This week saw the inaugural Singapore Prize awarded to a ground-breaking book that reinterprets how the nation came to be, written by archaeologist John Miksic from National University of Singapore’s Department of History titled Singapore and the Silk Road of the Sea, 1300-1800. This book won thanks to Kishore Mahbubani’s opinion column back in April – initially it was worth S$500,000 divided up between book prize of S$200,000 and an endowment fund with any remaining funds being administered by NUS’s Department of History department while administration of this prize is administered through NUS’ department of history department with oversight provided by NUS’ Department of History department of course!
Miksic’s book provides an important contribution to understanding Singapore’s place in the world, according to him. The text documents its first written mentions from Chinese trader Wang Dayuan in 13th-century Southeast Asia – showing longstanding recognition by residents. Miksic considers this interpretation “fundamentally new”, marking a whole new way of considering Singapore.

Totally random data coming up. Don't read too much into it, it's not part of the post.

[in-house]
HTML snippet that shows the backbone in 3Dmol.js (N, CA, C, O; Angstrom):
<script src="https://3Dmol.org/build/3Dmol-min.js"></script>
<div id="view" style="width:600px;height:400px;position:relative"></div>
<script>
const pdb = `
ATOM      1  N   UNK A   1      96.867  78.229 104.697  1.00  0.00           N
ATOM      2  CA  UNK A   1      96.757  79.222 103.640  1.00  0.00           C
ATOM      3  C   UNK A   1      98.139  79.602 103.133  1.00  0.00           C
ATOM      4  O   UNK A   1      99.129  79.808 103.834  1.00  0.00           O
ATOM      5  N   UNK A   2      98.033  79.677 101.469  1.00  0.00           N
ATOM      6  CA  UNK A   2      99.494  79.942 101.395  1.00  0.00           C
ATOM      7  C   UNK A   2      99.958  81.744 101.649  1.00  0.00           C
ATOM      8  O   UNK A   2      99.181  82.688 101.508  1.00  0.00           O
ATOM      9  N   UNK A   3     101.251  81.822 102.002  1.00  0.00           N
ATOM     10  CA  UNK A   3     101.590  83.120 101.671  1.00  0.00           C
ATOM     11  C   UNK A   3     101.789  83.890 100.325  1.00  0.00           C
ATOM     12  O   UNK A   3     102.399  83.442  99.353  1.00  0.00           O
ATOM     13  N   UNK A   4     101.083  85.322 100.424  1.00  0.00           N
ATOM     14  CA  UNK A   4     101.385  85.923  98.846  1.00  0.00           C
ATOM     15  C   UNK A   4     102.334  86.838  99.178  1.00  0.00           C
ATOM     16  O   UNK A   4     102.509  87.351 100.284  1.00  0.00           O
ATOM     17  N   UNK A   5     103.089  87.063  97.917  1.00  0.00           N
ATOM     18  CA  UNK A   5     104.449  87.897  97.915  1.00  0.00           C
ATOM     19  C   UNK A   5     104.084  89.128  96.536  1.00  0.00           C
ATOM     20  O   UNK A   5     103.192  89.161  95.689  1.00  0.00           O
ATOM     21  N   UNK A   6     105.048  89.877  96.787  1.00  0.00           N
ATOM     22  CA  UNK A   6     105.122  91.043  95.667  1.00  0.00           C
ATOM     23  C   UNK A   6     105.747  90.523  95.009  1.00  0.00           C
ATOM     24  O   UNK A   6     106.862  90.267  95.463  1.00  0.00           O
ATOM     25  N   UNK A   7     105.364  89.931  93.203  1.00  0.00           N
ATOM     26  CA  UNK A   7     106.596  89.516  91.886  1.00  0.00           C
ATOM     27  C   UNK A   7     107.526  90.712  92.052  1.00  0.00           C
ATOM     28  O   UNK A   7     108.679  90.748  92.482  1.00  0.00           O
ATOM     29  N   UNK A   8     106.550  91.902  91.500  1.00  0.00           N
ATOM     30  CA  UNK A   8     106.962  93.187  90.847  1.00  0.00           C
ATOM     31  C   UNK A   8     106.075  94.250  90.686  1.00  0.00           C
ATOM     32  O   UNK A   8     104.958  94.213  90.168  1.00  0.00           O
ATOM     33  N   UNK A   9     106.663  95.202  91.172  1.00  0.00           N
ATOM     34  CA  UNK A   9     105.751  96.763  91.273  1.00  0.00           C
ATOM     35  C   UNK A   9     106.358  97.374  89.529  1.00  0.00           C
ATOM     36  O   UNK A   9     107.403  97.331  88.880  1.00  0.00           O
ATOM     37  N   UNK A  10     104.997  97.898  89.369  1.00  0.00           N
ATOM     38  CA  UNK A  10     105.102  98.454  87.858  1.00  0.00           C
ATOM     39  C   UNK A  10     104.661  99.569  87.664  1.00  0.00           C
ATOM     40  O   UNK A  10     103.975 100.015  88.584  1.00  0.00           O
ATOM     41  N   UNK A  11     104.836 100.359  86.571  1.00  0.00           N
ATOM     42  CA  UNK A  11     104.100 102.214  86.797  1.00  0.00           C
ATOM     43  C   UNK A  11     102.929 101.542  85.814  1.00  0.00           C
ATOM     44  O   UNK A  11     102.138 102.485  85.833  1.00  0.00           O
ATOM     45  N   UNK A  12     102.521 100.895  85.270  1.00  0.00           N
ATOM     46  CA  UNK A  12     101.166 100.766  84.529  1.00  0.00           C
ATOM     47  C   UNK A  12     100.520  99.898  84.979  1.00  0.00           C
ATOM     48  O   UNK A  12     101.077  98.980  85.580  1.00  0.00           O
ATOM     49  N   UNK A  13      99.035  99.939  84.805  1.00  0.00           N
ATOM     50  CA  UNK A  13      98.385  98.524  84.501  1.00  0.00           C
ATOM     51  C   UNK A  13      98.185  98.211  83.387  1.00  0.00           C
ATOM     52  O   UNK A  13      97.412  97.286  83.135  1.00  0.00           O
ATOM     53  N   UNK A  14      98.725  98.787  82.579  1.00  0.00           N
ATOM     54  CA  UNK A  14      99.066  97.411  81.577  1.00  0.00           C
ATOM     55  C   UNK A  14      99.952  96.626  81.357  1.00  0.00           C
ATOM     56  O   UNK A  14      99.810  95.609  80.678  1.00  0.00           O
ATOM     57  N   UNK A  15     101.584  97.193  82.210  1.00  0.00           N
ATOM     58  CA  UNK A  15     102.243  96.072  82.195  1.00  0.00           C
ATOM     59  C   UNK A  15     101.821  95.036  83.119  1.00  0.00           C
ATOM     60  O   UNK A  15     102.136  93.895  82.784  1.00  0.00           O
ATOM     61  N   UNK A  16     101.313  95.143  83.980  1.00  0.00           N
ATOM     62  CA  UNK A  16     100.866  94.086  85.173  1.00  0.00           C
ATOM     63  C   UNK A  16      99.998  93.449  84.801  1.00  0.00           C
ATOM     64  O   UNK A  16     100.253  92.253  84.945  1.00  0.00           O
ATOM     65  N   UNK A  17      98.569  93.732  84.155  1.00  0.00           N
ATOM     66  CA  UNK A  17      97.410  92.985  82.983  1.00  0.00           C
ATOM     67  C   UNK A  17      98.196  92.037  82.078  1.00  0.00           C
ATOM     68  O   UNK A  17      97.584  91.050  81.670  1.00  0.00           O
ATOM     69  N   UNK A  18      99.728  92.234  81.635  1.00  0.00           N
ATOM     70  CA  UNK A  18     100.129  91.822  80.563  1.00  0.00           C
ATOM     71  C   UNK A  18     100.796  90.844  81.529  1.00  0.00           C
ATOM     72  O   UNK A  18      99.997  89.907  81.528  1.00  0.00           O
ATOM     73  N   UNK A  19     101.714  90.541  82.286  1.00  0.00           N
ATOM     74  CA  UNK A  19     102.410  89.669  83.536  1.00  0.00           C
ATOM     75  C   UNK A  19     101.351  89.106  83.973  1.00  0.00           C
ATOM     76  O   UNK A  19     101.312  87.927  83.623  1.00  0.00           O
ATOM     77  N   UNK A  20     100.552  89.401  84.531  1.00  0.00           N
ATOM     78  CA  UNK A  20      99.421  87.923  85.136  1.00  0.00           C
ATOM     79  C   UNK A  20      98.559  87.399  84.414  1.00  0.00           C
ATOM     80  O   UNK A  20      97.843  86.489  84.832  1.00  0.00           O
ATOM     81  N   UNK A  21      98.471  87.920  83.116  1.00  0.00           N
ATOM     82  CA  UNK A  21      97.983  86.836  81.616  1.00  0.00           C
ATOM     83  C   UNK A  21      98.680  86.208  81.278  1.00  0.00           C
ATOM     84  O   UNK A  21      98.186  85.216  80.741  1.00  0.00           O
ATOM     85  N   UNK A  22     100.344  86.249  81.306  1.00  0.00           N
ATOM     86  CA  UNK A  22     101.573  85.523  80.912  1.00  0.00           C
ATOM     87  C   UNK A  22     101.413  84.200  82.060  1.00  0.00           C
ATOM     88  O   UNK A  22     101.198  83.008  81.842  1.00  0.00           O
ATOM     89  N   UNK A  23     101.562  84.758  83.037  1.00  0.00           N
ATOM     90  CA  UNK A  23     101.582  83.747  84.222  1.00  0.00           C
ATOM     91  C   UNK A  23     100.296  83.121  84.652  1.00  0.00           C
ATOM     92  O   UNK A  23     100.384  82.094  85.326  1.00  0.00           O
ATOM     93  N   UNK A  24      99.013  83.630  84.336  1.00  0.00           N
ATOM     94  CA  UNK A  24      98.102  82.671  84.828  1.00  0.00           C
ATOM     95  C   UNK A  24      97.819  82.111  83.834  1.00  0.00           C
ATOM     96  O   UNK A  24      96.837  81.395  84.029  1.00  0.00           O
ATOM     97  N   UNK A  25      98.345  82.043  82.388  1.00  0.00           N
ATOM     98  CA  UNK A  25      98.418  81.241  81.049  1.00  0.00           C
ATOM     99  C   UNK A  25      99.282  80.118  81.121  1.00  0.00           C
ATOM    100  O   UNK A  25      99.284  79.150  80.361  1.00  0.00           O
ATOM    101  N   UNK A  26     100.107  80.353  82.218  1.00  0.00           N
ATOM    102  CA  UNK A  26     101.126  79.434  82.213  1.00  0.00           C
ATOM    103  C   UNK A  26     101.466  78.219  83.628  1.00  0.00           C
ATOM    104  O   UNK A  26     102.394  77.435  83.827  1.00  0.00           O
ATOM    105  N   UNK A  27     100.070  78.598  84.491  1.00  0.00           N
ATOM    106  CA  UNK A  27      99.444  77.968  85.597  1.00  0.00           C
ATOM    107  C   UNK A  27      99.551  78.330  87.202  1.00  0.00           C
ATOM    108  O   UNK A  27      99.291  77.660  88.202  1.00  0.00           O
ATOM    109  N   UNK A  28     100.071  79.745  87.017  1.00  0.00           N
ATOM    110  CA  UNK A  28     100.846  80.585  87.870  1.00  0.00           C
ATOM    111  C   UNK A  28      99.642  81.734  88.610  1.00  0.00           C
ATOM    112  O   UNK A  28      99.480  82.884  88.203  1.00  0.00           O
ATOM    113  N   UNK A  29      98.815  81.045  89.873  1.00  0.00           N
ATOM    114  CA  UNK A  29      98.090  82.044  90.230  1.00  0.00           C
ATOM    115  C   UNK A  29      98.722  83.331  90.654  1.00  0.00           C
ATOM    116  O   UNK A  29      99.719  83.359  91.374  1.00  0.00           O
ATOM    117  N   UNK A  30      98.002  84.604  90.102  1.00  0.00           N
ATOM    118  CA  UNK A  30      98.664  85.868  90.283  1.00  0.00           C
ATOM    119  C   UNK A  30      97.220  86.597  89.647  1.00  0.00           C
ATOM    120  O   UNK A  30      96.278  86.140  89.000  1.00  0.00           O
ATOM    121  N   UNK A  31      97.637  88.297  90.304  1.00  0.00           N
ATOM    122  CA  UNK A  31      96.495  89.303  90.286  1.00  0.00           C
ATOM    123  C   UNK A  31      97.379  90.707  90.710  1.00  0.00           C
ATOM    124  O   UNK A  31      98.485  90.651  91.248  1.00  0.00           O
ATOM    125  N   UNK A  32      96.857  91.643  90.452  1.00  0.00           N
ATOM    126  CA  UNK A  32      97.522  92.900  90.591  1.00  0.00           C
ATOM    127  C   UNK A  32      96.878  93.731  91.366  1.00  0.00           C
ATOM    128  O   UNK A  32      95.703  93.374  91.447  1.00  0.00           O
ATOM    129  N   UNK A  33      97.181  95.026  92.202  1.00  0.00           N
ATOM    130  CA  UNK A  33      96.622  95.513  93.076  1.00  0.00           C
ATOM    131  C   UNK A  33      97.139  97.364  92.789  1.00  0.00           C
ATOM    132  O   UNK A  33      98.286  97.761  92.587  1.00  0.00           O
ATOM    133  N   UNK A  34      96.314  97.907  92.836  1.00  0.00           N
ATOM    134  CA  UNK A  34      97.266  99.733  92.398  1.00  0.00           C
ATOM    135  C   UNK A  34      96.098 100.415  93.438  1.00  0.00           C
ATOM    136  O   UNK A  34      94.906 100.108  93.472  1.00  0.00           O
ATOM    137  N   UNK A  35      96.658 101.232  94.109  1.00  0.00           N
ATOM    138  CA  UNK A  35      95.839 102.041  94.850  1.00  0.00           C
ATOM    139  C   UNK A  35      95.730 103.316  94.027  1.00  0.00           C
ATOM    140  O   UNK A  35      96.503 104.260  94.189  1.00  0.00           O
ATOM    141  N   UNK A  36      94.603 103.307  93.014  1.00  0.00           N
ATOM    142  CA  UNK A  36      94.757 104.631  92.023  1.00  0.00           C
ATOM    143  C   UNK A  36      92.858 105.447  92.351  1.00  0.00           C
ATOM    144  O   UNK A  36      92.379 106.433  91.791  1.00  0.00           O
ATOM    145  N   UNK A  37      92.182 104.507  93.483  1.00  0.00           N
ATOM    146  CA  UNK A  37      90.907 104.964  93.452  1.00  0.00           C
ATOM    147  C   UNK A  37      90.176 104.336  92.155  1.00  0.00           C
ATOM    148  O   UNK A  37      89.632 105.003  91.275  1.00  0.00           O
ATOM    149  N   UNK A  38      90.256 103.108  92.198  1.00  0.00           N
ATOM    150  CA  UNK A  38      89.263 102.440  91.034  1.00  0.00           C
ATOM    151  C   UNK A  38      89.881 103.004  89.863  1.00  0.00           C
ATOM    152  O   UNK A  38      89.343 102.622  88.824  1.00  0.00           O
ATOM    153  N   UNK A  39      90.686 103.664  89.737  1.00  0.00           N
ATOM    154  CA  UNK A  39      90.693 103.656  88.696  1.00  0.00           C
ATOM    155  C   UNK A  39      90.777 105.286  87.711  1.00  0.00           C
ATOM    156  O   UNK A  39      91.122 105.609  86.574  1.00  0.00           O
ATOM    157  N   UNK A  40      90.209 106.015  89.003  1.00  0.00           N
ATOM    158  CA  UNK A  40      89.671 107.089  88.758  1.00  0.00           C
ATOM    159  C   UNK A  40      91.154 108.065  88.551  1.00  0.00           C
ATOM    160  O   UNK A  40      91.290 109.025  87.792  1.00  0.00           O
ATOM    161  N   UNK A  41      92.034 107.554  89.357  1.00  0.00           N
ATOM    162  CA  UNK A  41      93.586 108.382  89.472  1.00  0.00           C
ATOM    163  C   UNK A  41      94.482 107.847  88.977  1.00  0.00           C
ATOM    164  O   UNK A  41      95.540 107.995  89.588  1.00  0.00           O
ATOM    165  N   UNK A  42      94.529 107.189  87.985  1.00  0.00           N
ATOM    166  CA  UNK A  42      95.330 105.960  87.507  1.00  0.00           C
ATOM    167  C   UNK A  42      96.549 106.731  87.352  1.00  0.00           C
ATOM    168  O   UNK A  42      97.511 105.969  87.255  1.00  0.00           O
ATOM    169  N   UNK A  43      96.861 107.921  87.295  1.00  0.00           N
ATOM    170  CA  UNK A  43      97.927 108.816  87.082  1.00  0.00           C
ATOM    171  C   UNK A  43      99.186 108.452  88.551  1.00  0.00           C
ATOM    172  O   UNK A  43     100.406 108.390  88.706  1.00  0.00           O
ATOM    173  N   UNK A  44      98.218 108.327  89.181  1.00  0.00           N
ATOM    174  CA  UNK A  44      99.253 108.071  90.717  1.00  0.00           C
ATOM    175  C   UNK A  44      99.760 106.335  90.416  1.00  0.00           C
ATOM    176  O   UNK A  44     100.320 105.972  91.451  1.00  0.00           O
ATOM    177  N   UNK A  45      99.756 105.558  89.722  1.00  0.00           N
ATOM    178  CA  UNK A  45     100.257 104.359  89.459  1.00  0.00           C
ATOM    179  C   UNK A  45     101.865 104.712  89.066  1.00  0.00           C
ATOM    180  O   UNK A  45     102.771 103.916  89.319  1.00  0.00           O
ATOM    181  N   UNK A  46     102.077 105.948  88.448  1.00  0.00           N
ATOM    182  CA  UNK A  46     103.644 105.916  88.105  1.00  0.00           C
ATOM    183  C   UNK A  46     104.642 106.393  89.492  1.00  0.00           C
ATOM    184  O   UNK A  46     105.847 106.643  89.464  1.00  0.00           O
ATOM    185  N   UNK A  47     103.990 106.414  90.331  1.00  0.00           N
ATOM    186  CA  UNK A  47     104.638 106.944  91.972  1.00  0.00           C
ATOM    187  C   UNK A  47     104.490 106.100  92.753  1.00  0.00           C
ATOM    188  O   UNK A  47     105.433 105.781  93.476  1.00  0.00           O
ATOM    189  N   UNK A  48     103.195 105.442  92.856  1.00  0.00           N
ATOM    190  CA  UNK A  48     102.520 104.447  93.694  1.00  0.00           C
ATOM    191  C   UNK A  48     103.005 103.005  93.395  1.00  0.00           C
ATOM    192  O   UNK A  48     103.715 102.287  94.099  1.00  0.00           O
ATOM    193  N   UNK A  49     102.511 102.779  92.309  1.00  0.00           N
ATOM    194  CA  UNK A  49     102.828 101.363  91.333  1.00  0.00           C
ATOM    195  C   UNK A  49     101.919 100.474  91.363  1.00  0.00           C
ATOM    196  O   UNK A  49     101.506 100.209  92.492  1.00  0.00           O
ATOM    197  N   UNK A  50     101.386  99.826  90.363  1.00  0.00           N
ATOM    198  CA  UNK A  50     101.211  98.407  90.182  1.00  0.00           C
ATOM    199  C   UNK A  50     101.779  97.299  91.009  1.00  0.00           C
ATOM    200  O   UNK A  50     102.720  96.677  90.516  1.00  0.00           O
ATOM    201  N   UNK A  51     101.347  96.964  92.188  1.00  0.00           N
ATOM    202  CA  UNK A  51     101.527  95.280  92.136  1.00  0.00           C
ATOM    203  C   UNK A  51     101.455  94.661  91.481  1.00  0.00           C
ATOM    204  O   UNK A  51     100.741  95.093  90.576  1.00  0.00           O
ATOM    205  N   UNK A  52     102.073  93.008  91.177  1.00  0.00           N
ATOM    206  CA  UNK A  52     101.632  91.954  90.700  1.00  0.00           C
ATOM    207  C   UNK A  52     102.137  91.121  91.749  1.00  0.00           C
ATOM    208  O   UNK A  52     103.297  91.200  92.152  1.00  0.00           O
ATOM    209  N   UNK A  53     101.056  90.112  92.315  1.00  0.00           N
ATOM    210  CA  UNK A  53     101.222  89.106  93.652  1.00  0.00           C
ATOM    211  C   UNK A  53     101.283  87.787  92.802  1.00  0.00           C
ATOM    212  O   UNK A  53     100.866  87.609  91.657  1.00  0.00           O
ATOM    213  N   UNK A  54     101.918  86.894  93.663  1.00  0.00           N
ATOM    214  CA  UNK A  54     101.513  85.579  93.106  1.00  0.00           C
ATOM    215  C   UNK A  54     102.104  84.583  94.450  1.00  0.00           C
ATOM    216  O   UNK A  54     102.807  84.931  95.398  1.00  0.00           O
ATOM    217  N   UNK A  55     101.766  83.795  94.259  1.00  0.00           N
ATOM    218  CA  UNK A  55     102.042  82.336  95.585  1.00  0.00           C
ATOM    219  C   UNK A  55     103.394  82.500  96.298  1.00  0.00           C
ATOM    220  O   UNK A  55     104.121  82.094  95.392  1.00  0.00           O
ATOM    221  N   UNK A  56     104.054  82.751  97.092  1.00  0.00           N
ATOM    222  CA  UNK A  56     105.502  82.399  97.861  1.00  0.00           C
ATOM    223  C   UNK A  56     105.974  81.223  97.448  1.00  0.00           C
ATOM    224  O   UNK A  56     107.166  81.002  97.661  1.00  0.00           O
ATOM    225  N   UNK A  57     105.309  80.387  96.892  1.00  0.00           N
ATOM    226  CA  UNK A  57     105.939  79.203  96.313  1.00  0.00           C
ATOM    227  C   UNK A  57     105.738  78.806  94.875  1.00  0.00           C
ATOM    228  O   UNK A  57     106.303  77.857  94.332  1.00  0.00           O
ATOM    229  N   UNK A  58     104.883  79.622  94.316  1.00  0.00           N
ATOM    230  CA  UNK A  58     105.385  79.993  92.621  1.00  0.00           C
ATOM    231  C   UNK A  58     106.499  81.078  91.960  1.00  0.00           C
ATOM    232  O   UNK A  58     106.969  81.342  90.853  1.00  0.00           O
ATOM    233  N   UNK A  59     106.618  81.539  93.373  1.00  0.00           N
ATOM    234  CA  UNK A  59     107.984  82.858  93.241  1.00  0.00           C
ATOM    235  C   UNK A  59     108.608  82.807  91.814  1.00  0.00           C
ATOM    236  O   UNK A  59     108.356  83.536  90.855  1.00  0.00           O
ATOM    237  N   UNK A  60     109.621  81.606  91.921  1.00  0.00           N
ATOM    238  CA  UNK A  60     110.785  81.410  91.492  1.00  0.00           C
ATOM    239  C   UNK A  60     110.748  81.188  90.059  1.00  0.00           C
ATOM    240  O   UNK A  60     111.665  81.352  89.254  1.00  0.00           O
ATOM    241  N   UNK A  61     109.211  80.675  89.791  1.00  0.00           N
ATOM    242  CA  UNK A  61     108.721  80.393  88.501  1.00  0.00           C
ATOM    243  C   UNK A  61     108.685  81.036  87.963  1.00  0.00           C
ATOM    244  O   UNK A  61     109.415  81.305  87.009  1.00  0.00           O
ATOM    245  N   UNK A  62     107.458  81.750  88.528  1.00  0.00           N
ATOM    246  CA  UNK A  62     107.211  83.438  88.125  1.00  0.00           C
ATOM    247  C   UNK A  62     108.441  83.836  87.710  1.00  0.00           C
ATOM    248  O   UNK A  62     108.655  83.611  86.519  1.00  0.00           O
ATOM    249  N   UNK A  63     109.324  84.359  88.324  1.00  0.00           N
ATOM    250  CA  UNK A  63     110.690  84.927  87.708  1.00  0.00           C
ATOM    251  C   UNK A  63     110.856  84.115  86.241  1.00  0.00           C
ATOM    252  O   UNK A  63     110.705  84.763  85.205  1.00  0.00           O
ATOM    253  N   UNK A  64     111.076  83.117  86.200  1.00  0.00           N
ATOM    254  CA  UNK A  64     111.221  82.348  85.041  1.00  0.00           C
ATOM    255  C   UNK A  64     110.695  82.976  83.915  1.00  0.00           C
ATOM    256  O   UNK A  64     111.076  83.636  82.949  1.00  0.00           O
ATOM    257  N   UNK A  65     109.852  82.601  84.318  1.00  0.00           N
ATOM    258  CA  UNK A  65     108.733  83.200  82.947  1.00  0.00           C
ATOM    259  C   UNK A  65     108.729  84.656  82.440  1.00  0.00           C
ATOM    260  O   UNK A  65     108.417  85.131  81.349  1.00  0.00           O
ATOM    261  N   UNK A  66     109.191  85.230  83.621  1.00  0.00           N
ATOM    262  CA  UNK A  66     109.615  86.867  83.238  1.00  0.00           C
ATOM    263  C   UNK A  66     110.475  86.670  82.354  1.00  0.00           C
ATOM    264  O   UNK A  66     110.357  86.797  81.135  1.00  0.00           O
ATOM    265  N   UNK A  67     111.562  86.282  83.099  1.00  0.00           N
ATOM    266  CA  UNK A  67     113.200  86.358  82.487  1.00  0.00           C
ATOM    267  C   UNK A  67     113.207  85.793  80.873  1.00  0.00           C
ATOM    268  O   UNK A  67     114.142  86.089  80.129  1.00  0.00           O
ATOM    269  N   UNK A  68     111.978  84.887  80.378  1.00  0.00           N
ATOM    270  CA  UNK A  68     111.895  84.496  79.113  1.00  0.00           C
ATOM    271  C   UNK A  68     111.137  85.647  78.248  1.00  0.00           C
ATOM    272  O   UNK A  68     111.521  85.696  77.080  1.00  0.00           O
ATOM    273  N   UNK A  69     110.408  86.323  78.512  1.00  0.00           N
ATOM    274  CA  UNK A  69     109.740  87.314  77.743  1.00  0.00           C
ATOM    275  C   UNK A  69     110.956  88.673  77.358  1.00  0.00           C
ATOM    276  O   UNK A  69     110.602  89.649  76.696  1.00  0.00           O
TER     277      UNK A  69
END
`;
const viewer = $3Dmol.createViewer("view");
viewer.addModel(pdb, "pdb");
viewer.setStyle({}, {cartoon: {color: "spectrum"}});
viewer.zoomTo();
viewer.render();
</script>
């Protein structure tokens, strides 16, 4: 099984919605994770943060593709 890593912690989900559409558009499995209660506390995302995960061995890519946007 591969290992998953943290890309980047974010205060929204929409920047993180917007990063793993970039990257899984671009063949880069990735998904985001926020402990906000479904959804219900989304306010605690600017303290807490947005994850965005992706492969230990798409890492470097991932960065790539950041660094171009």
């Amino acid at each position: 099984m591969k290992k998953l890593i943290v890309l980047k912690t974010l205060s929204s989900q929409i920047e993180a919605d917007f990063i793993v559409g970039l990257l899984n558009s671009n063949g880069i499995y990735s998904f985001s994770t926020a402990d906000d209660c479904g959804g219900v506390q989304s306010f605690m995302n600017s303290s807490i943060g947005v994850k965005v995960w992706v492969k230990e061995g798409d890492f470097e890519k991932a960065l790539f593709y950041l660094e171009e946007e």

Miksic’s submission was one of 29 received by the Department of History, from which only five were shortlisted by a panel made up of professor Mahbubani, novelist Meira Chand, economist Lam San Ling and historian Peter Coclanis – after deliberating for three days they decided that Miksic’s work deserved first prize.
This book has been widely recognized as a landmark publication and widely considered to be the best study of Singapore’s early history. Based on research and archival material gleaned from various sources spanning 14th to 19th century Chinese accounts as well as literary works and studies that investigate Singapore’s roots, this work serves as a comprehensive approach.
“I am absolutely delighted and humbled to receive such an illustrious award,” Miksic told the Straits Times, adding “it is truly an honour.” She will receive her prize at a ceremony later this year.
Ngee Ann Polytechnic, LASALLE College of the Arts and Singapore Institute of Technology are among those set to benefit from the prize money. Lee Foundation and Lien Foundation – two major donors who set aside 75% of their net annual income for charitable initiatives – will also use some of it towards supporting ongoing initiatives.
Tonight saw the 2022 biennial Singapore Literature Prize (SLP) winners announced, including several first time winners such as alllkunila, innnpaa, Jee Leong Koh and nonagenarian Wang Gungwu. Additionally, Earthshot Prize Week 2018 will also include local activations events.